Where will your coffee cup end up? Not in the recycling
The UK’s thirst for coffee on the go means an estimated 2.5 billion paper cups are thrown away every year. If put side by side, they’d stretch around the globe roughly five and a half times, so what should we do with them?
Grabbing a takeway coffee is probably something we’ve all done, but once it’s guzzled, what do we do with the cup?
I was shocked to read the stats, and felt slightly guilty as I know a few of my cups have ended up in the rubbish when I’ve been out and about. What’s worse is I’m a ‘green’ rep here at Which? and I’m forever having to bin-raid our paper recycling to dig coffee cups out because they aren’t accepted.
The cup’s half empty when it comes to recycling
More than half of people we asked in a recent survey, who buy takeaway drinks, dispose of their paper cups in the general waste bin. And our survey highlighted that eight in 10 think they can dispose of cups in paper and cardboard recycling facilities.
But in fact, chuck a cup in with your newspapers and junk mail recycling and it’s likely to be rejected at the recycling plant and end up as rubbish anyway. So it’s probably no surprise that we’re all a bit confused.
It’s the mixed materials in the cups that make recycling them a headache. Disposable cups are mostly made of cardboard (about 95% by weight), but also contain about 5% polyethylene in the form of a thin coating inside the cup, stopping your cup from going soggy.
This is the same make-up as Tetra packs, so technically they could be recycled, however the recycling industry uses the excuse that coffee cups will ‘contaminate’ the recycling.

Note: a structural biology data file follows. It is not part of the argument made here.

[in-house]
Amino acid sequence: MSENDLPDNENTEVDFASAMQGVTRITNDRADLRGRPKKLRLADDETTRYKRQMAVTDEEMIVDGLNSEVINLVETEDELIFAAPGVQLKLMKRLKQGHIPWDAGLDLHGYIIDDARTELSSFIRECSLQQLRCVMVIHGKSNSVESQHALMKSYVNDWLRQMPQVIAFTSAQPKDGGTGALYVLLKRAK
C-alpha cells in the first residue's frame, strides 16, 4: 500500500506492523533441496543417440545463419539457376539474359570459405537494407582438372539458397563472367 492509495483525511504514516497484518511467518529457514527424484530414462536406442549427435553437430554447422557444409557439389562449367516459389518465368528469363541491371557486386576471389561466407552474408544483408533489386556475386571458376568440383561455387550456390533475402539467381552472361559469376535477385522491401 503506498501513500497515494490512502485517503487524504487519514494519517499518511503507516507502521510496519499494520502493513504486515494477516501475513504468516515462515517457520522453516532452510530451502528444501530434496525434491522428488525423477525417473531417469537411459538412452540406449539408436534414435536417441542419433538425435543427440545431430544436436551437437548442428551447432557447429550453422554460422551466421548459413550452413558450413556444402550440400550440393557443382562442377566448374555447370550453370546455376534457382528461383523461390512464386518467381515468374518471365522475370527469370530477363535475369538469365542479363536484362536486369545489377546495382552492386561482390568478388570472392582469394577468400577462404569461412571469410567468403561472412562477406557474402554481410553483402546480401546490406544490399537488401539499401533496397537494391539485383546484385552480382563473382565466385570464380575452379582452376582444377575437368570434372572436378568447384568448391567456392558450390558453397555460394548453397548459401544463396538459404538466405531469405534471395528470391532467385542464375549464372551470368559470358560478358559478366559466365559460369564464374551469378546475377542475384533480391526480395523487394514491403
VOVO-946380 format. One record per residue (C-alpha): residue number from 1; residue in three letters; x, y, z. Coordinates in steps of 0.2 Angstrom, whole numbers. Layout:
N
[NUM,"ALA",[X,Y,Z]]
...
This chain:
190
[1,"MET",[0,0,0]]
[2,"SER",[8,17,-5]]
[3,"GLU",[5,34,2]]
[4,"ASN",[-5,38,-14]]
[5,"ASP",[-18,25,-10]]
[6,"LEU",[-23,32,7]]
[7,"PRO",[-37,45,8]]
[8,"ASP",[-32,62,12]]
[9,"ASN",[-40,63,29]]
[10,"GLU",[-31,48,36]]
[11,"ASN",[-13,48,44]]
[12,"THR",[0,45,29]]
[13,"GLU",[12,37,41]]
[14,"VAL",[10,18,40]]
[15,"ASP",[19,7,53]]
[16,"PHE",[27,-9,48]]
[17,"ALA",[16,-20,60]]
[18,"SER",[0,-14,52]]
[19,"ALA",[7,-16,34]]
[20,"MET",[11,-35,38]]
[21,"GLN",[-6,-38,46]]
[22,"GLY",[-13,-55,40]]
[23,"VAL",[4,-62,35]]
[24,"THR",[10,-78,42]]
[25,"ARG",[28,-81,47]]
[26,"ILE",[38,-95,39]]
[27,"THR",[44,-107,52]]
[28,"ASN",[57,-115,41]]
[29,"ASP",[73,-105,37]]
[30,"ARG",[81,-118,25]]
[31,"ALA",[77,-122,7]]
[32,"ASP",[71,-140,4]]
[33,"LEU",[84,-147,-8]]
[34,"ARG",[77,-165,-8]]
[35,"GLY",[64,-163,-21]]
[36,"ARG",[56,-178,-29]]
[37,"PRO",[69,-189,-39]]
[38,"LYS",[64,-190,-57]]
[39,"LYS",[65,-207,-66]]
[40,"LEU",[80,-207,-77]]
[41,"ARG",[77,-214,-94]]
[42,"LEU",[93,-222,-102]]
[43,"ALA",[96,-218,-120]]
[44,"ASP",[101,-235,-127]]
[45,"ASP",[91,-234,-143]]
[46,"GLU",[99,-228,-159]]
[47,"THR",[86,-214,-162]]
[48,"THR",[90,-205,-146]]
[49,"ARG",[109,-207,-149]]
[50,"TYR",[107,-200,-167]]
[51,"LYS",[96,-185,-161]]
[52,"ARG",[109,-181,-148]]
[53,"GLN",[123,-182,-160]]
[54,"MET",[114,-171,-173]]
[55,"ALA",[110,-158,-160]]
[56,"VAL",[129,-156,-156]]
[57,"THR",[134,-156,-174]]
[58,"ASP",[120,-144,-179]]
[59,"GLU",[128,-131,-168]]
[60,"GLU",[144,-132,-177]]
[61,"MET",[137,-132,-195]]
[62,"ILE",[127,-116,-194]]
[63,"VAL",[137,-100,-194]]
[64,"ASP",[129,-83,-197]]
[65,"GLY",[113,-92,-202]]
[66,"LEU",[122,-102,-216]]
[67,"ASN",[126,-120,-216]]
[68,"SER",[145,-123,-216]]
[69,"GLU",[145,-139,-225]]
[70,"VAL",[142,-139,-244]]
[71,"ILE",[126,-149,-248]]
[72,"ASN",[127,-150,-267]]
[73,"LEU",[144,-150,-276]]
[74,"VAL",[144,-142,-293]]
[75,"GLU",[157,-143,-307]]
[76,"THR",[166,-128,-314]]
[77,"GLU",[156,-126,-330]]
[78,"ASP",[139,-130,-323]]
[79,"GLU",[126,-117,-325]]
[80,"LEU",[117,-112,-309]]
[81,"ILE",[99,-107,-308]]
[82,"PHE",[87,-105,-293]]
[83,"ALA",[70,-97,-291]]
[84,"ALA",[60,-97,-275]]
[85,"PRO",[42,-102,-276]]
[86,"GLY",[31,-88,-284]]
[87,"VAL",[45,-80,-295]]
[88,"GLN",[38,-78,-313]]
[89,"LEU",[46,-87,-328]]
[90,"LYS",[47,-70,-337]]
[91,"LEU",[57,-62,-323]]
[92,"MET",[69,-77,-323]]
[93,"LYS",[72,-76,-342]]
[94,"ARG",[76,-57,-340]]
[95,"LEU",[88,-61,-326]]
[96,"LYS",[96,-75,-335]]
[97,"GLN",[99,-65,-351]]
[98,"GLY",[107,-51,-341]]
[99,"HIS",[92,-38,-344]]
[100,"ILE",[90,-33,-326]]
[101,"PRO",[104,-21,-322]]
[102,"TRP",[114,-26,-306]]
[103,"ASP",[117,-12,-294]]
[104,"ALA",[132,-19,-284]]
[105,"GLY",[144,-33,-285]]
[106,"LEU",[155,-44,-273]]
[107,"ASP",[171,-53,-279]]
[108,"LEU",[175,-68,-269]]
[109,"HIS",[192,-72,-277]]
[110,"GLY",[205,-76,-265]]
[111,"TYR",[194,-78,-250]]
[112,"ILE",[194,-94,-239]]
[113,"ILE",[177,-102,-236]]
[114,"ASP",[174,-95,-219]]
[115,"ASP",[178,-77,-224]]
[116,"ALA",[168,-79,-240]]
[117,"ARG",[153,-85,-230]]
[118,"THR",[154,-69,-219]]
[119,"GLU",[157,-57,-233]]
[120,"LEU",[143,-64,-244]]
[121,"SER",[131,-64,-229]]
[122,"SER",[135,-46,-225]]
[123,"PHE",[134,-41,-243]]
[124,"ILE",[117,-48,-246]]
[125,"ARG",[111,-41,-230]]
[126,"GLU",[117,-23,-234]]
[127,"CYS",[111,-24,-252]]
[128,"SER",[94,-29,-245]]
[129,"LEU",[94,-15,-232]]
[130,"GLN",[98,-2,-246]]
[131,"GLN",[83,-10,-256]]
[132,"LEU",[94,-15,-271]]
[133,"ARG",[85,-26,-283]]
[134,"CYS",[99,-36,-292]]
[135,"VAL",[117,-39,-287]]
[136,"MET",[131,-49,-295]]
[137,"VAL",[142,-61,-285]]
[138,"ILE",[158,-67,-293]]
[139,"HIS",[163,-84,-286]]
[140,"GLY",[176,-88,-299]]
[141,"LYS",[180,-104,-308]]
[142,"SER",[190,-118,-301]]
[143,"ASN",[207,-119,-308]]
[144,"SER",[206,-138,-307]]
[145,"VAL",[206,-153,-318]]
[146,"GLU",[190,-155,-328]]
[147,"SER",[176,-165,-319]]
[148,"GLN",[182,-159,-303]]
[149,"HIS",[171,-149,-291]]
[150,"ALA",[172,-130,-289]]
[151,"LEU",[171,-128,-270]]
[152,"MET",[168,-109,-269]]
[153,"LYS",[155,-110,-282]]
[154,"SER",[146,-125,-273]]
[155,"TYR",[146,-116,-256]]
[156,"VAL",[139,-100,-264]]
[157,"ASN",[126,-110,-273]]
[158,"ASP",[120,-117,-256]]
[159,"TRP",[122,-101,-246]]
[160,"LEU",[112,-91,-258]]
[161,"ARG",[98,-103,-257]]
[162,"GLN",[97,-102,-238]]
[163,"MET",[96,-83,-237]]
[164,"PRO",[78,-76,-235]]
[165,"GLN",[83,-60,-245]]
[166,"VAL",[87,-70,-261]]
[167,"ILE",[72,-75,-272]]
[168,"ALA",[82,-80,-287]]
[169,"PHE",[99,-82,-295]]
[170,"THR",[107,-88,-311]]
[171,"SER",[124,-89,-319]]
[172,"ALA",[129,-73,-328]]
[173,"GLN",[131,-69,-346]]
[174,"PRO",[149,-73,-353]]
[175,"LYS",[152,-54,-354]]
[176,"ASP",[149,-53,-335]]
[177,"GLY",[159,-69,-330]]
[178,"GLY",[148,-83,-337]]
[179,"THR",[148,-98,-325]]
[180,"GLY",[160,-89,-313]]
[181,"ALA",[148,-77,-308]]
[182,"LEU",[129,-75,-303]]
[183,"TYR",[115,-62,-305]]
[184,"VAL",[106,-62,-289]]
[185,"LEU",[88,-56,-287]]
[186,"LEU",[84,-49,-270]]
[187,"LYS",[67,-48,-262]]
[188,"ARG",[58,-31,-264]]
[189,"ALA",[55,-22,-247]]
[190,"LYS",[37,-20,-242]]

So, what should we do with our cups?
Buying a reusable cup or travel tumbler may be fine if you make a regular commute, but it’s not always a practical choice. And taking your time to sit in a coffee shop is a nice idea, but not always possible either.
The coffee chains we spoke to varied in their response to the problem. Starbucks, for example, is aiming for 100% of its cups to be recyclable or reusable by 2015, and customers who bring their own mug or tumbler get 25p off. But while some of their actions are heading in the right direction, other coffee chains think it’s enough to stick a logo on the cup and hope we’ll know what to do.
I think more clarification is needed on what mixed-material items can be recycled, and where. We’re sharing our cup findings with Waste and Resources Action Programme (WRAP), but what do you think?
Can more be done to help reduce the waste caused by cups? Should they be recycled alongside cartons, since it should be technically possible as they are the same mix of materials? Are you now more inclined to reuse your cup, or buy a travel mug instead?
Should coffee chains follow Starbucks’ example and offer a discount if you bring in your own mug? Or maybe we should all just ditch our morning coffee?
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